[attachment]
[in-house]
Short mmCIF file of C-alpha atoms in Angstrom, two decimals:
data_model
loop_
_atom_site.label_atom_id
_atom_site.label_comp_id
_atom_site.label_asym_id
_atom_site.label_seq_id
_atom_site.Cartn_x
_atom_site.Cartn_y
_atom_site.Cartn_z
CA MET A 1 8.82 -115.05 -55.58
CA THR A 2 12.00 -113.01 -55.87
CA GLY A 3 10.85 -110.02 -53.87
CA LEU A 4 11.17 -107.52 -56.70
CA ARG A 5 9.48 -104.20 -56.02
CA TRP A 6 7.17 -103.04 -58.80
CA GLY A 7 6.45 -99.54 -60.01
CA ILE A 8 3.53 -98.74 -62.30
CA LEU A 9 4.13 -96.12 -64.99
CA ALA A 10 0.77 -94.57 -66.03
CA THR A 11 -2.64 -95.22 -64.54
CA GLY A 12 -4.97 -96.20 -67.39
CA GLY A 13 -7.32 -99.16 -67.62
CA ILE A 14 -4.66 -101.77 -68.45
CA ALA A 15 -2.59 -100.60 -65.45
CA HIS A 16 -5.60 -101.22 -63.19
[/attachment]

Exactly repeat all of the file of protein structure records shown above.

[in-house]
Short mmCIF file of C-alpha atoms in Angstrom, two decimals:
data_model
loop_
_atom_site.label_atom_id
_atom_site.label_comp_id
_atom_site.label_asym_id
_atom_site.label_seq_id
_atom_site.Cartn_x
_atom_site.Cartn_y
_atom_site.Cartn_z
CA MET A 1 8.82 -115.05 -55.58
CA THR A 2 12.00 -113.01 -55.87
CA GLY A 3 10.85 -110.02 -53.87
CA LEU A 4 11.17 -107.52 -56.70
CA ARG A 5 9.48 -104.20 -56.02
CA TRP A 6 7.17 -103.04 -58.80
CA GLY A 7 6.45 -99.54 -60.01
CA ILE A 8 3.53 -98.74 -62.30
CA LEU A 9 4.13 -96.12 -64.99
CA ALA A 10 0.77 -94.57 -66.03
CA THR A 11 -2.64 -95.22 -64.54
CA GLY A 12 -4.97 -96.20 -67.39
CA GLY A 13 -7.32 -99.16 -67.62
CA ILE A 14 -4.66 -101.77 -68.45
CA ALA A 15 -2.59 -100.60 -65.45
CA HIS A 16 -5.60 -101.22 -63.19